Chile: Piñera sweeps to victory in second-round runoff
January 10, 2018
Victory for center-right candidate and former president Sebastian Piñera in the second-round runoff of the presidential elections, held on 17 December, is likely to be good news for business, with the stock market rising significantly on news of the win. His presidency should lead to a greater focus on boosting competitiveness, investment, and economic growth. However, Piñera’s Chile Vamos coalition lacks a majority in both houses of parliament, which could limit the scope and speed of reforms.
Piñera’s presidential program—presented in late October—set out a productivity agenda (Agenda de Reimpulso Productivo), with measures aimed at boosting competition and entrepreneurship. In addition, the program spoke of creating an Office for Competitiveness, Investment and Productivity, which would be charged with reducing red tape, and of streamlining the lengthy environmental approval process for large investment projects. One of the incoming government’s key priorities will be to simplify outgoing President Michelle Bachelet’s tax reform. Piñera also aims to reduce the corporate tax rate to the OECD average. On the fiscal front, his program talks of attempting to balance the structural budget gradually over the next six to eight years to slow the rise in the debt to GDP ratio, although government spending is still likely to continue rising at a fair pace under his leadership.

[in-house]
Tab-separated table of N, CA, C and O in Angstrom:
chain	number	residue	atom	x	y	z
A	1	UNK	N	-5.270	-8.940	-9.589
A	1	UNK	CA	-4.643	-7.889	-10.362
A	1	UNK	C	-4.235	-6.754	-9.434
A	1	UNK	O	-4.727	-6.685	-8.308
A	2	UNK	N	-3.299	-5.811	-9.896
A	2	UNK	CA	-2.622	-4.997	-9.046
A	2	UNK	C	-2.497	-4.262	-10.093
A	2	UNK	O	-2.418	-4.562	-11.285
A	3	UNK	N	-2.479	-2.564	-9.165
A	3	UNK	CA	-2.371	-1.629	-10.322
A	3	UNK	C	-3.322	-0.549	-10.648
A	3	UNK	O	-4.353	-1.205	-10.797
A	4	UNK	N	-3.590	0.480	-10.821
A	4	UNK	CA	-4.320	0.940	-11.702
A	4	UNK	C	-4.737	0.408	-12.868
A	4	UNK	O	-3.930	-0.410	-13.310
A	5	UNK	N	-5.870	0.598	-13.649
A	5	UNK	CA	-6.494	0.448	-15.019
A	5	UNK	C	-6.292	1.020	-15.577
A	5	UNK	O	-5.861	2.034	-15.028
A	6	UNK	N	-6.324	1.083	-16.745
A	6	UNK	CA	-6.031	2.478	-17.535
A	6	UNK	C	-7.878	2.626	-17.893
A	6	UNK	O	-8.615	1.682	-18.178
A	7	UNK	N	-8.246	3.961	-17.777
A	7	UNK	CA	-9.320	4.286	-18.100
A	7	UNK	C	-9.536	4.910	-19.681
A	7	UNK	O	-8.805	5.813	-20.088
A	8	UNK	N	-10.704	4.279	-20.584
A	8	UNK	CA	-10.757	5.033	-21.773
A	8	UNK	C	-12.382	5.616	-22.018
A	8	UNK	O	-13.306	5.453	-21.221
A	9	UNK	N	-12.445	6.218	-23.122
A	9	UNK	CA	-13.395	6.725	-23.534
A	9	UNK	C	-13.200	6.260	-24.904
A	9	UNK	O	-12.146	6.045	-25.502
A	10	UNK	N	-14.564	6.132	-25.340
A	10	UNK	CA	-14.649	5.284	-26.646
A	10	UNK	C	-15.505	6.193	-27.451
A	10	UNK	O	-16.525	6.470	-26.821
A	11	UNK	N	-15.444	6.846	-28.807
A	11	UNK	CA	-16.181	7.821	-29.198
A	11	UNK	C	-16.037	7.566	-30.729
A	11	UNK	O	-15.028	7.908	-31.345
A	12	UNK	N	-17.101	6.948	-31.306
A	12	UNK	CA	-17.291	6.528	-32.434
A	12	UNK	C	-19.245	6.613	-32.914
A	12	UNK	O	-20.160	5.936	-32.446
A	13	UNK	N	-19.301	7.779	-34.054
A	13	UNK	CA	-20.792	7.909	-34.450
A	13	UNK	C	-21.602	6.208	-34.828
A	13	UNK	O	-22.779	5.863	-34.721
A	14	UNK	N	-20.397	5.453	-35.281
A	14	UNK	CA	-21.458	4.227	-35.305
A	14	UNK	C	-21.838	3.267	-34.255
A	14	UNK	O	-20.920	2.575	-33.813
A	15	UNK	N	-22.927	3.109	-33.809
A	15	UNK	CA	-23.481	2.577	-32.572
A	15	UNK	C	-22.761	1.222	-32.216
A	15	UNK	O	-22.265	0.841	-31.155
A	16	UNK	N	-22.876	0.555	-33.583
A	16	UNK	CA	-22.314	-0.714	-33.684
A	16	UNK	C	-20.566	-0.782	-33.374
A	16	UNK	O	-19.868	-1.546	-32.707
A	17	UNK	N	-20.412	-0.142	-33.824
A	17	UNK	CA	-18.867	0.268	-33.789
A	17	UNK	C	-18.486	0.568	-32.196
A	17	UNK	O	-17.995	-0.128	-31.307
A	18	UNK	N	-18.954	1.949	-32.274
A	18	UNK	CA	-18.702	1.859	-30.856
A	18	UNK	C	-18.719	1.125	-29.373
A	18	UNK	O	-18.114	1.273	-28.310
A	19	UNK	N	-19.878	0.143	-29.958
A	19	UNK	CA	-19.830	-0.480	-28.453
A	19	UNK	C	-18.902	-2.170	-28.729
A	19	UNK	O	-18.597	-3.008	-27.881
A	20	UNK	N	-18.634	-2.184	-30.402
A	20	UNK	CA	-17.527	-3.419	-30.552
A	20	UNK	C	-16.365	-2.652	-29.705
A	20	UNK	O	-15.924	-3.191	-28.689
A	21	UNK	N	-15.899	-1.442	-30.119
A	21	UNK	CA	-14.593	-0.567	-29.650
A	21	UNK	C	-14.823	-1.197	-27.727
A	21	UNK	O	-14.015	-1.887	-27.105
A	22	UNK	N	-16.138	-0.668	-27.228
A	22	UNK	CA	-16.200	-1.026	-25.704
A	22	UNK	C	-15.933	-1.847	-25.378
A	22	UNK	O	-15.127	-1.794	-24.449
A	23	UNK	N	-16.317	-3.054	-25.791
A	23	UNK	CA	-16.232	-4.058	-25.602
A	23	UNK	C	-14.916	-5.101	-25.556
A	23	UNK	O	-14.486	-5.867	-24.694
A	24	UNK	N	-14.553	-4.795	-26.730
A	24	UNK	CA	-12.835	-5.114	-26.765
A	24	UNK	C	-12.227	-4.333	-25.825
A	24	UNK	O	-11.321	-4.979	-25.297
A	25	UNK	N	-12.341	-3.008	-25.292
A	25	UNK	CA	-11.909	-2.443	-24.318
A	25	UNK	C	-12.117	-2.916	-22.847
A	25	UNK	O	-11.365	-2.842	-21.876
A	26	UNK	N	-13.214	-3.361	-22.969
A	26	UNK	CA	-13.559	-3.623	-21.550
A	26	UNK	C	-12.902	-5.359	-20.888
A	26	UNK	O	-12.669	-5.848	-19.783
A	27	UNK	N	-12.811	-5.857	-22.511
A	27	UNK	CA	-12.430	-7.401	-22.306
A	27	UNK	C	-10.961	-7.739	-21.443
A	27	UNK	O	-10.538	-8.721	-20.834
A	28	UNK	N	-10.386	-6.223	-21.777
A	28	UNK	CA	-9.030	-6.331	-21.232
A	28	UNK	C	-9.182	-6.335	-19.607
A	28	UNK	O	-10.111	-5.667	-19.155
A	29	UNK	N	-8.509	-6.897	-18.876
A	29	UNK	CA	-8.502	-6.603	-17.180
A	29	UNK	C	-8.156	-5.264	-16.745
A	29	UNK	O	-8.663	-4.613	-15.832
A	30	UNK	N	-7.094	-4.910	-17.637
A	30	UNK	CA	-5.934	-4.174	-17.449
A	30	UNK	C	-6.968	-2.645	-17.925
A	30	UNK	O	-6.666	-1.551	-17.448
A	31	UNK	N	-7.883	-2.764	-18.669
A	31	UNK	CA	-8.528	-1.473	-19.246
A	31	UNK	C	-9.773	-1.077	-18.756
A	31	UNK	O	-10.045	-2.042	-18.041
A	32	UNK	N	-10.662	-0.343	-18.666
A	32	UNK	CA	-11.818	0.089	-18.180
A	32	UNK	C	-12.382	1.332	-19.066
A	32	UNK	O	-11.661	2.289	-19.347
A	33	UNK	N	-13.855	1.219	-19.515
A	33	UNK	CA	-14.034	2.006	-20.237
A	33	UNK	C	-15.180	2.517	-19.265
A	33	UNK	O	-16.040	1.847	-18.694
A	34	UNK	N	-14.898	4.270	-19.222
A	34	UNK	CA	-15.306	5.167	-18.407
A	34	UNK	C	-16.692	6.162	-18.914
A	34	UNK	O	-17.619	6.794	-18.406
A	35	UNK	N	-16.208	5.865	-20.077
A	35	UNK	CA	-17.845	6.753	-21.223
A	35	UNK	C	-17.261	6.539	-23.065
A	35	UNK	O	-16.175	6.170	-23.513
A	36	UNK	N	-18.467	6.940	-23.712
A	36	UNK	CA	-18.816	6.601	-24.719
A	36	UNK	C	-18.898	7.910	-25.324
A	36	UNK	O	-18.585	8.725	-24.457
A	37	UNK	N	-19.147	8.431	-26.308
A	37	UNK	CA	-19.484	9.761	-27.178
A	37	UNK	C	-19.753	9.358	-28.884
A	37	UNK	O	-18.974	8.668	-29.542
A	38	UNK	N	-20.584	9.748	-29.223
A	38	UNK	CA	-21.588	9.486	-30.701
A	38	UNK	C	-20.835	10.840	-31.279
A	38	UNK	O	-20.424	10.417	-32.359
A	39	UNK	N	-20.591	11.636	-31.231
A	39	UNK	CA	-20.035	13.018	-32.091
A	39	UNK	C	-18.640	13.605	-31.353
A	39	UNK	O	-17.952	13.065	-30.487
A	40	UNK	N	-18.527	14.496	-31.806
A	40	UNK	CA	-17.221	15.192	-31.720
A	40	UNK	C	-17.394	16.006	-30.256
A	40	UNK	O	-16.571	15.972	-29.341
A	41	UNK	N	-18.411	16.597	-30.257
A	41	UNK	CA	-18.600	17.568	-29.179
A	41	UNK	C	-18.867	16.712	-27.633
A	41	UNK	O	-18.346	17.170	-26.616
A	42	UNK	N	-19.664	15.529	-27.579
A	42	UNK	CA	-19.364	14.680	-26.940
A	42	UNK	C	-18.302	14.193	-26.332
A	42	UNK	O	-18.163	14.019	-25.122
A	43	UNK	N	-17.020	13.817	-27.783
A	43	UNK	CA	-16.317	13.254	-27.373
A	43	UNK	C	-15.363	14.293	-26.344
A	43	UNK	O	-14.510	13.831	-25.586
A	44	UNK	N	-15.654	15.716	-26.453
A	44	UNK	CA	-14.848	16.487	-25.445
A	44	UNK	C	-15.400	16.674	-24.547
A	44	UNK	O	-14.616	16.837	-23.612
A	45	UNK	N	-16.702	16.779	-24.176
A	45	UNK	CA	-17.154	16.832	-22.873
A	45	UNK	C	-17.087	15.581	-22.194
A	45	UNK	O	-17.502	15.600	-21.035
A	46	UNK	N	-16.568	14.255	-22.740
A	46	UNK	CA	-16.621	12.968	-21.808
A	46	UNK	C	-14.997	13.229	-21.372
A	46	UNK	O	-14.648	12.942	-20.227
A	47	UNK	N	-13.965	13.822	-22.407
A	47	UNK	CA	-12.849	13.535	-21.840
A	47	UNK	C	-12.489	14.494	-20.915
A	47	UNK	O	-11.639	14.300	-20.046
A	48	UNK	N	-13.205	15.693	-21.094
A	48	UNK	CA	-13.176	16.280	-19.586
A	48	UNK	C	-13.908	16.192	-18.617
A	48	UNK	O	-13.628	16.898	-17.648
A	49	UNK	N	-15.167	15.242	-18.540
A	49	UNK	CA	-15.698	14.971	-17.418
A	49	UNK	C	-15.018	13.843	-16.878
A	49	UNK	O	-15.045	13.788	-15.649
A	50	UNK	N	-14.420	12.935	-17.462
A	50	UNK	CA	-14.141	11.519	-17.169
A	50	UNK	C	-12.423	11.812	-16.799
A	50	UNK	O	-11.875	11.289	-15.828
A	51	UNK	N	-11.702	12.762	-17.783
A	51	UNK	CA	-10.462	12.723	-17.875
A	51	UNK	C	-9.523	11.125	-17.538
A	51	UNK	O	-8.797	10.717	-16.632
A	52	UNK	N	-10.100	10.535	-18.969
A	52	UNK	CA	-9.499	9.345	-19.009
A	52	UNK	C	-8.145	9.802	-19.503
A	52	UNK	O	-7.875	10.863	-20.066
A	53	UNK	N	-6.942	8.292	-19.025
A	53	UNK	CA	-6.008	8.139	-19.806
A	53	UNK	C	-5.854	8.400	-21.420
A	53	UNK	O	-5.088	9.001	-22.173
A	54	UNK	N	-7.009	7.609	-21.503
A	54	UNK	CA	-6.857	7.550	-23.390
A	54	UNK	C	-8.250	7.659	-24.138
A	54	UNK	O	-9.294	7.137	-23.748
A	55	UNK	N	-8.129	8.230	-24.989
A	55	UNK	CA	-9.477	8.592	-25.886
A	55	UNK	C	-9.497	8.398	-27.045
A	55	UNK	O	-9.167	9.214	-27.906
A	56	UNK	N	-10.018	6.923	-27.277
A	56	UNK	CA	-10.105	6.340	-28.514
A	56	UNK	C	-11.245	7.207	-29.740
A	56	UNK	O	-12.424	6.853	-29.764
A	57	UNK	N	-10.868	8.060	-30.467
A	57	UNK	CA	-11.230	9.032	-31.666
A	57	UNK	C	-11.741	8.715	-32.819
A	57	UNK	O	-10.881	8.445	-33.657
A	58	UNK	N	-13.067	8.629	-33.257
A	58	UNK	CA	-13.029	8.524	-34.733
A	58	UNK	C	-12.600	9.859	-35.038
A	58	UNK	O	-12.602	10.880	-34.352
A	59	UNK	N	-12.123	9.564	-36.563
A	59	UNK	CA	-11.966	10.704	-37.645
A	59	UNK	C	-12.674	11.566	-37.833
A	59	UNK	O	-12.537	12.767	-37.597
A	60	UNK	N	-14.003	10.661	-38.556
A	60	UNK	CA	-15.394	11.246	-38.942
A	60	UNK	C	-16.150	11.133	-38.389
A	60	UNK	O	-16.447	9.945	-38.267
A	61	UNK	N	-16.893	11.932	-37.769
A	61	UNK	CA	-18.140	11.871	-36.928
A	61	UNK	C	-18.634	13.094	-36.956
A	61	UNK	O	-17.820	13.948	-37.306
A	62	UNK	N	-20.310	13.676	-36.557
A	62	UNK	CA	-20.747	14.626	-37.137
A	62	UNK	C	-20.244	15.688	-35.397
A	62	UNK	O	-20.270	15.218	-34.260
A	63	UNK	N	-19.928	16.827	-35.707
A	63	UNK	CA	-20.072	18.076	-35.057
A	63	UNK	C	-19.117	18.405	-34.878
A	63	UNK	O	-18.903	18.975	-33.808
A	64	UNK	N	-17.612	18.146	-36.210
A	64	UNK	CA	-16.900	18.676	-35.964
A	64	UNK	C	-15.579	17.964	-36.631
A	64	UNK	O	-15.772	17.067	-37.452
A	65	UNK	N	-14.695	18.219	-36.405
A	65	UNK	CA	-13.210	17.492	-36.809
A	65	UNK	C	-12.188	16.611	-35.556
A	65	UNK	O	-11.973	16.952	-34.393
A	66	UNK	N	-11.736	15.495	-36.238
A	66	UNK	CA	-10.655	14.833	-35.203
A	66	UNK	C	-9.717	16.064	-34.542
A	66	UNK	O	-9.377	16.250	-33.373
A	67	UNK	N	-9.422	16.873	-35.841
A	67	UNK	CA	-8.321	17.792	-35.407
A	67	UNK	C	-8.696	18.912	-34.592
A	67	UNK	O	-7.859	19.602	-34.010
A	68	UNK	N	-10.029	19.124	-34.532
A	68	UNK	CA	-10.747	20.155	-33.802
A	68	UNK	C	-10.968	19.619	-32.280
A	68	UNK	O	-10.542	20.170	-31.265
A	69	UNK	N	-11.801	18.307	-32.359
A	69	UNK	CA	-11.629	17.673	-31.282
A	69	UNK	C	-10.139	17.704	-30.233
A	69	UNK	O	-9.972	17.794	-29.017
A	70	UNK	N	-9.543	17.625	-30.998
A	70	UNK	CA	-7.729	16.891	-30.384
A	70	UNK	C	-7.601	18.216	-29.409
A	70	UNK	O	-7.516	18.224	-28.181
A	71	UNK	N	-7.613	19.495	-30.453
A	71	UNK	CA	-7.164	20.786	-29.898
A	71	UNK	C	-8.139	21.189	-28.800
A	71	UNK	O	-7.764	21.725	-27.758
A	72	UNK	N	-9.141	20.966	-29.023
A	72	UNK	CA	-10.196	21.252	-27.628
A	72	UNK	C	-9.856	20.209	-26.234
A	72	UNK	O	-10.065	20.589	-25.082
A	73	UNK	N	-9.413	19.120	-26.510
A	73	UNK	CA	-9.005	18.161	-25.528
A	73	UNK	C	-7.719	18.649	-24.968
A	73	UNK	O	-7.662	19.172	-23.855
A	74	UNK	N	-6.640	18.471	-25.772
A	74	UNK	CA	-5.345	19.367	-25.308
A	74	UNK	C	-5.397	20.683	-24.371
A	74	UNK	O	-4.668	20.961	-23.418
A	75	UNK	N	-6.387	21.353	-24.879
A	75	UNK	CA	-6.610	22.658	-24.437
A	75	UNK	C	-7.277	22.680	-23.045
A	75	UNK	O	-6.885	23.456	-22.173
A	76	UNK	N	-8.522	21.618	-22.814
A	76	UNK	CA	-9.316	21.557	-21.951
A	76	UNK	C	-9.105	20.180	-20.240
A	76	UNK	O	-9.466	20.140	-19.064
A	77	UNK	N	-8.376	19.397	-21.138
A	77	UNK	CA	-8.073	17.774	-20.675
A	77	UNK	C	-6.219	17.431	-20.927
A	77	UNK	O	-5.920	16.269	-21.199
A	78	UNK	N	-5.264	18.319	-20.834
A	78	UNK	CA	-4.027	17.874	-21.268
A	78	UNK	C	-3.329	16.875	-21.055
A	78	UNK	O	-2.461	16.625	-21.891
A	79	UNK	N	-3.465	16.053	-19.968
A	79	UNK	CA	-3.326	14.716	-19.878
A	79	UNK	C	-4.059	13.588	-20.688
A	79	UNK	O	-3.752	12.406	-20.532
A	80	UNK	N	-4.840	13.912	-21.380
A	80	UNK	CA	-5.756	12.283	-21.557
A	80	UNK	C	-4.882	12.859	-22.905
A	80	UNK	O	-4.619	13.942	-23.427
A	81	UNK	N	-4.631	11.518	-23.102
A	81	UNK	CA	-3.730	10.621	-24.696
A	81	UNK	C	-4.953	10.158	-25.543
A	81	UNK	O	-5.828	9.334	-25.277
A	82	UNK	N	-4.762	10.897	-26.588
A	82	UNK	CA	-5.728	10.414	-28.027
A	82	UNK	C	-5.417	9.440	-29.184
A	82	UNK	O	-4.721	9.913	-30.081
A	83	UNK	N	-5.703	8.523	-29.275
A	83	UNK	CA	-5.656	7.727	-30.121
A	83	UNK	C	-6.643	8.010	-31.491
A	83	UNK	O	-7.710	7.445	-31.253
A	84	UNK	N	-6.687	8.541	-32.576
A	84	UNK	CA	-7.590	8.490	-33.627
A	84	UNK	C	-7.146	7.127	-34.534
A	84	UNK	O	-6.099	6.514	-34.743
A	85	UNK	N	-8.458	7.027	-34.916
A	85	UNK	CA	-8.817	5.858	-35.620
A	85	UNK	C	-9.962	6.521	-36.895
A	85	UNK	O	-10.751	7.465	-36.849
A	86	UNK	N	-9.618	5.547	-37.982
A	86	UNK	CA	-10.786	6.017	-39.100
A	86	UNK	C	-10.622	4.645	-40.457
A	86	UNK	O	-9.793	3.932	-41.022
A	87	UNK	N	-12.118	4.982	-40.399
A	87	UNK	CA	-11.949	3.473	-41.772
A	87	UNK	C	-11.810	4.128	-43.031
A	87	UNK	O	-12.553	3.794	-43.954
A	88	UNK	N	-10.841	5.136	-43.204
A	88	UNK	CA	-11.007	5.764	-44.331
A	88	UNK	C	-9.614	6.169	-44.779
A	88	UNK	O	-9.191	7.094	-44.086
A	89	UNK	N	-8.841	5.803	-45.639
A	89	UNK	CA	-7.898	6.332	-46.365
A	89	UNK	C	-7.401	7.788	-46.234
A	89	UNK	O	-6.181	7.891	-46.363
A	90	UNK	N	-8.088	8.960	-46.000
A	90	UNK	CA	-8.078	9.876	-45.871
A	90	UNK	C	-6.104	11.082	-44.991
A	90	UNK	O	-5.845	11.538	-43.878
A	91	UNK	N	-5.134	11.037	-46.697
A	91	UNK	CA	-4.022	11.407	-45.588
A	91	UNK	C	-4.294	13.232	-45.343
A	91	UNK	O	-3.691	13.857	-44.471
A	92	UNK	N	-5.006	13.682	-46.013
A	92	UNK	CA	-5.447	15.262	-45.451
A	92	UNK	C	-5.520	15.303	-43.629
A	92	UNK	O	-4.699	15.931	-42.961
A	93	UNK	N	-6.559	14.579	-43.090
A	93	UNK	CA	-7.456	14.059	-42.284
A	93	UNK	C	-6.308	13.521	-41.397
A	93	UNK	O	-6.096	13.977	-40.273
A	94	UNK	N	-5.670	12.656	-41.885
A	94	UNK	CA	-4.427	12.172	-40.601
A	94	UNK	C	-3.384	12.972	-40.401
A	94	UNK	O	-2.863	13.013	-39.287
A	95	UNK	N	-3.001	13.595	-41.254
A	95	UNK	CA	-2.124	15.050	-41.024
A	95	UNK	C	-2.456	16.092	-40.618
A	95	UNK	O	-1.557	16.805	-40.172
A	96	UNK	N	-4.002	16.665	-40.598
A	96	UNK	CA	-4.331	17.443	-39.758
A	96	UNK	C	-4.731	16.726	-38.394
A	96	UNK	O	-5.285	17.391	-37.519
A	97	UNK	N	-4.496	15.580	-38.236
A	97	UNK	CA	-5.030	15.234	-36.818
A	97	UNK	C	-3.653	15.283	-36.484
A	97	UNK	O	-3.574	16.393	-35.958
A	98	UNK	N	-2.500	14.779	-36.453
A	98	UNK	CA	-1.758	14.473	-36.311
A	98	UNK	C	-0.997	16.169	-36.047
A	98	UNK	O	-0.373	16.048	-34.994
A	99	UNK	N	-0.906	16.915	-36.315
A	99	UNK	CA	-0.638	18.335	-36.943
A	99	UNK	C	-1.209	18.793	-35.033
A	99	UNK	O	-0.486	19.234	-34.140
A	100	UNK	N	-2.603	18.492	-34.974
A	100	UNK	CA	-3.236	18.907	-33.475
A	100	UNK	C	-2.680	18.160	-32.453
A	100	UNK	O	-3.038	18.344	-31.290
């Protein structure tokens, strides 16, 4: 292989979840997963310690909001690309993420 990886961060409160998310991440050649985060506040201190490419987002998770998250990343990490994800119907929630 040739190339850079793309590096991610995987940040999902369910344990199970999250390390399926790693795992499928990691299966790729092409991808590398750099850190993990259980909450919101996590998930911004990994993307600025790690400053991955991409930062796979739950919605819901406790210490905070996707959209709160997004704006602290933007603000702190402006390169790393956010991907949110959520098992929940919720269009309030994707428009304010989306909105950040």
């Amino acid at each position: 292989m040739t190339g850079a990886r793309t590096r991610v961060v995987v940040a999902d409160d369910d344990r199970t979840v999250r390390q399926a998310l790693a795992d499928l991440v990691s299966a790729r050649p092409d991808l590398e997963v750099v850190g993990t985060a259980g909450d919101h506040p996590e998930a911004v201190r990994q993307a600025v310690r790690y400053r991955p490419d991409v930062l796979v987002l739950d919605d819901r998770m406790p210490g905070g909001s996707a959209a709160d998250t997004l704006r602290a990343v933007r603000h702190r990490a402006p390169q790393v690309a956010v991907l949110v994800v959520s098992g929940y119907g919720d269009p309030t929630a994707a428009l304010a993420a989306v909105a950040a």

However, Piñera is likely to find it hard to get policies through parliament when he takes office on 11 March, as his Chile Vamos coalition does not have a legislative majority. Gaining the support of more left-leaning opposition groups will be key—particularly the center-left Fuerza de la Mayoria and centrist Christian Democrats. In an acceptance speech soon after the second round, runner-up Alejandro Guillier—the presidential candidate for the Fuerza de la Mayoria—signaled his willingness to work with Piñera and form a “constructive” opposition. However, the Christian Democrats are currently embroiled in internal difficulties, which could make it tricky for the party to reach policy agreements.
Piñera will likely have to moderate some proposals and place greater focus on social equality and redistributive policies to garner political support. This move to the political centerground was evident during the campaign, when the president-elect promised to continue Bachelet’s policy of expanding free access to higher education. Since the election, he has met with ex-presidents and key ministers from the outgoing government to show his openness to dialogue with the opposition. Piñera also has experience of running a government without holding a parliamentary majority. This was the case during his first term as president from 2010–2014.
Author: Oliver Reynolds, Economist